Cambrian Worm with a Big Bite
New Species of Fossil Worm – the Jaws of the Cambrian
Despite the Burgess Shale fossil deposits having been studied for more than a hundred years, these ancient shales can still spring a few surprises. For example, this week saw the publication of a description of a new fossil species of arrow worm, one that at ten centimetres long, is a relative giant compared to other members of its phylum, living or extinct.
A New Species of Fossil Marine Arrow Worm Described from Burgess Shale Deposits
Picture Credit: Marianne Collins
Capinatator praetermissus – Big-mouthed Predatory Marine Worm
The mysterious Chaetognatha, the bristle-jawed worms, often referred to as arrow worms, probably originated in the very Early Cambrian, but their soft bodies are rarely preserved in the fossil record. However, a team of scientists, including Burgess Shale expert Jean-Bernard Caron (Royal Ontario Museum), have identified a new fossil species, based on around fifty specimens preserved in fine sediments in strata that make up part of the Middle Cambrian Burgess Shales (British Columbia). The feeding apparatus comprises of up to twenty-five spines around each half of the simple mouth, nearly double the maximum number found in extant chaetognaths. the large body size and formidable-looking mouth parts suggest that these arrow worms were important predators in the Cambrian marine environment. This is one predator that could claim to be the “Jaws of the Cambrian”!
A Close-up View of the Fossilised Mouth Parts of C. praetermissus
Picture Credit: JB Caron/Royal Ontario Museum
The picture above shows a fossil specimen from the collection site – the Walcott Quarry, Burgess Shale (Yoho National Park, British Columbia, Canada). Capinatator praetermissus translates as “a swimming and grasping animal which remained overlooked for a long time”, in reference to the animal’s suggested ecological niche and the fact that despite decades of research centred around the Walcott Quarry, these fossil worms had been overlooked.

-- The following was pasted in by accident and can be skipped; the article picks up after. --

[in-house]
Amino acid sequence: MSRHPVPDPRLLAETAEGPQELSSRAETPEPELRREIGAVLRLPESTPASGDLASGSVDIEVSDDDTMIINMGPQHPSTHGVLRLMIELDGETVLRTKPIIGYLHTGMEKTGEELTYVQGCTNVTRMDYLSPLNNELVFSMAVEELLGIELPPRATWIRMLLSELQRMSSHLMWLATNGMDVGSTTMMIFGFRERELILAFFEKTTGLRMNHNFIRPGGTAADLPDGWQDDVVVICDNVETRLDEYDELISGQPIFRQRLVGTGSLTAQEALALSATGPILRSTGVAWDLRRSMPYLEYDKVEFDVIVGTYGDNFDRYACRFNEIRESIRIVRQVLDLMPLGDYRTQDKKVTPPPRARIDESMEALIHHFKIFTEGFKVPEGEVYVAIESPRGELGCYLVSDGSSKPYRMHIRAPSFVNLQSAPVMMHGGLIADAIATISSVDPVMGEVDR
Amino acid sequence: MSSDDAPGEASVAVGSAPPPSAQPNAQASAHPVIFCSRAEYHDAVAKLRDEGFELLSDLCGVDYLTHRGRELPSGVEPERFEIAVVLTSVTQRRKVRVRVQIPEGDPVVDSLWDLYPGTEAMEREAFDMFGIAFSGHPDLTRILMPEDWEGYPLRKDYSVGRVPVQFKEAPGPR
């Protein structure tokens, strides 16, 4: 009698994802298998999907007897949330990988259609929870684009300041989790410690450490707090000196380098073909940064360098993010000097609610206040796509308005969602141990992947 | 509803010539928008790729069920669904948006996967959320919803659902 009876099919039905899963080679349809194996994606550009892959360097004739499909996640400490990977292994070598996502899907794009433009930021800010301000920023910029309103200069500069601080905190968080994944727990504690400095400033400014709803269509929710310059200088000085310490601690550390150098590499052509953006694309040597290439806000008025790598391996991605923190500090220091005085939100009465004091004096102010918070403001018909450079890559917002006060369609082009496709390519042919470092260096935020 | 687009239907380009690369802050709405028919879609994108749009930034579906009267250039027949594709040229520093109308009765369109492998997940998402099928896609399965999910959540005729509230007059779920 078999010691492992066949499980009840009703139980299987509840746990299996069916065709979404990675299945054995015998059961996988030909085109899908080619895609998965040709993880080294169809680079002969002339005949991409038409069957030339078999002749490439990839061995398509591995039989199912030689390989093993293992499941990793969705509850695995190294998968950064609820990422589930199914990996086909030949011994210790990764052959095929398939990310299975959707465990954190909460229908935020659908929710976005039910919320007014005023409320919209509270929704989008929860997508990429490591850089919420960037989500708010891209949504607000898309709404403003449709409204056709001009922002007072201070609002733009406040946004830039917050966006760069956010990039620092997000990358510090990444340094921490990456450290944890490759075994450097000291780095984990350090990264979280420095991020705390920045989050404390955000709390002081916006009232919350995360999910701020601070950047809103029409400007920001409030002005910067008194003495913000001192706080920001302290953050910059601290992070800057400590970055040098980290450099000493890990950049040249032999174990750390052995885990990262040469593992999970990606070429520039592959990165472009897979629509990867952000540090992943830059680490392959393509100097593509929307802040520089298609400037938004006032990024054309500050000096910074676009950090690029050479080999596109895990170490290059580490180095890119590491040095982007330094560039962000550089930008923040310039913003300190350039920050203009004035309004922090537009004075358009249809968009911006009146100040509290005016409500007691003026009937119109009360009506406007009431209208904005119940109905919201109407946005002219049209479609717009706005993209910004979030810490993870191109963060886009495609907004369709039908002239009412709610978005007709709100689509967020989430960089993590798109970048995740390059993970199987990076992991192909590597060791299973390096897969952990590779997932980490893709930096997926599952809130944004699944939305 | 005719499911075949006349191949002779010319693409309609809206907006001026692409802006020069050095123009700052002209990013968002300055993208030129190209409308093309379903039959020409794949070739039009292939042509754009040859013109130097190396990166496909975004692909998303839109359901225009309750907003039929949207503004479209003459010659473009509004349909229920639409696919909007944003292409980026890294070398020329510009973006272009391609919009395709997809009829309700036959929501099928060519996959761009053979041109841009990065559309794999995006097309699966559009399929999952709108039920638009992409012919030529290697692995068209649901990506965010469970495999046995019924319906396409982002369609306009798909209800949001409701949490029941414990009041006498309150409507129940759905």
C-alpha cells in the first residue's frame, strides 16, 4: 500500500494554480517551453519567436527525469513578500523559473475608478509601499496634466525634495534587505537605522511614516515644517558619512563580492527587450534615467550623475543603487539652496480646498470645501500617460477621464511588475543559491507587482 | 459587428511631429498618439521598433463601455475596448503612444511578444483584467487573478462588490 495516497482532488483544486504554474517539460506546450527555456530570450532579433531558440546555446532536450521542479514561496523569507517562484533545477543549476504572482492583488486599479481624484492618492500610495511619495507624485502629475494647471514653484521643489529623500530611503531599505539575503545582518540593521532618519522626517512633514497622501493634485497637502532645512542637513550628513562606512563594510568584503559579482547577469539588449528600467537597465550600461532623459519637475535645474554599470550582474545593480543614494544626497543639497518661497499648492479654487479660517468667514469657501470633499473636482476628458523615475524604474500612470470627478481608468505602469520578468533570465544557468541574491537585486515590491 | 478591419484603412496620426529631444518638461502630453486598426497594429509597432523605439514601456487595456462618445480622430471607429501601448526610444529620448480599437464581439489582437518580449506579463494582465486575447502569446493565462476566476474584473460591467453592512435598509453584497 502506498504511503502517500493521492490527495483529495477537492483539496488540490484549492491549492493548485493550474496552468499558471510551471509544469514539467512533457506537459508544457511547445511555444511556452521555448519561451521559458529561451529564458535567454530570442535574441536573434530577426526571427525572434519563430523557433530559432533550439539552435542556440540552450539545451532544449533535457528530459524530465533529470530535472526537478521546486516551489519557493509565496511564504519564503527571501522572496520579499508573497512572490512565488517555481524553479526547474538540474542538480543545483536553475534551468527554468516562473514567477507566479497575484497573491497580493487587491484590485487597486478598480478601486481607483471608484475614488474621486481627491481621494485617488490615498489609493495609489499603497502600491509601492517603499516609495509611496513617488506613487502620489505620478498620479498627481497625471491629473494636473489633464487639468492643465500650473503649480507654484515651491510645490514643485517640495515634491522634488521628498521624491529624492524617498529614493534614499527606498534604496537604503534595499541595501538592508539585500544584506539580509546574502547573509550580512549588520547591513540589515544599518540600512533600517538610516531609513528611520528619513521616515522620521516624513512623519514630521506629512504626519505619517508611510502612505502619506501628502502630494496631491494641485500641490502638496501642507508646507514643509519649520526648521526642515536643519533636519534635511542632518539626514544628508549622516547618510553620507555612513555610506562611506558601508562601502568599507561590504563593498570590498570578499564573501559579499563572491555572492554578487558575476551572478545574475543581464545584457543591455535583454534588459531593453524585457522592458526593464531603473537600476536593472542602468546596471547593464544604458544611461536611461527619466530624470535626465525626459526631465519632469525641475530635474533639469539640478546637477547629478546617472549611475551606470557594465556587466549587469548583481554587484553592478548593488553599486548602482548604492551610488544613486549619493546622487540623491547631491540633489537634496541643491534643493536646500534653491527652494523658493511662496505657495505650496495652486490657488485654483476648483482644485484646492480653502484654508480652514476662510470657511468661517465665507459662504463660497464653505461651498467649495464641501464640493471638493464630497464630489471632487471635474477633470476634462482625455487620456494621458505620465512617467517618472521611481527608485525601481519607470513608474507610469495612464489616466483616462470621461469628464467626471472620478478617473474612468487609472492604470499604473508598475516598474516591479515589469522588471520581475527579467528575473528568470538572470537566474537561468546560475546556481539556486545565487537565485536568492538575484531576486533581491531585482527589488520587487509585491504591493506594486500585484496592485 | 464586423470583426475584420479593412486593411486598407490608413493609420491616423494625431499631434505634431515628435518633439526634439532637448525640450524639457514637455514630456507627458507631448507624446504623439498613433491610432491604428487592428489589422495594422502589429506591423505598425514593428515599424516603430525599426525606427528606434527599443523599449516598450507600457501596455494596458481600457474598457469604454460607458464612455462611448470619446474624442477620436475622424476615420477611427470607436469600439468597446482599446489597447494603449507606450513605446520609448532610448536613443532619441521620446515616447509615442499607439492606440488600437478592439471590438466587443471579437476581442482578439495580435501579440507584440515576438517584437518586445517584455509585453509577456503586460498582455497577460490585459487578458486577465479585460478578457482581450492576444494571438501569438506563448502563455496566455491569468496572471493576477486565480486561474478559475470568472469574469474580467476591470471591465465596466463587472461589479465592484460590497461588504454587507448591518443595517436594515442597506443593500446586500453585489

Writing in the academic journal “Current Biology”, the researchers examined numerous specimens that had soft tissue preservation. It is likely that these animals swam near the seabed and that a population was buried rapidly by a mud flow. The bristles of these worms have a relatively high fossil preservation potential. For many years, these tough bristles were reported as conodont elements (conodonts are an extinct Class of small, jawless, marine vertebrates with pairs of robust tooth-bars that may have been used as filter-feeding apparatus), however, this research suggests that these marine worms occupied a different range of ecological niches compared to their living descendants today. Most living members of the Chaetognatha are very small and make up a major component of marine zooplankton, but this newly named fossil species, Capinatator praetermissus was probably an active, pelagic (living above the sea floor), predator. It has also been proposed that this animal could have been benthic, living on the sea floor.
An Illustration of the Body Plan of Capinatator praetermissus
Picture Credit: Marianne Collins
Primitive arrow worms were much larger and had evolved a greater number of spines around their mouths compared to their modern-day counterparts. Capinatator represents one of the oldest species of arrow worm known from the fossil record. The discovery of Capinatator suggests that miniaturisation and evolving into free floating zoo plankton may have been secondary, these animals becoming smaller and changing their roles in the marine biota as other predators such as the Arthropods became larger.
For an article about another Burgess Shale fossil worm discovery: Cambrian Suspension Feeder Provides Clue to Common Ancestor
To read an article about a monster marine worm from the Devonian: Monster Worm of the Devonian
Everything Dinosaur acknowledges the help of the Royal Ontario Museum in the compilation of this article.
The scientific paper: “A Large Cambrian Chaetognath with Supernumeracy Grasping Spines” by Derek E.G. Briggs and Jean-Bernard Caron published in the journal “Current Biology”.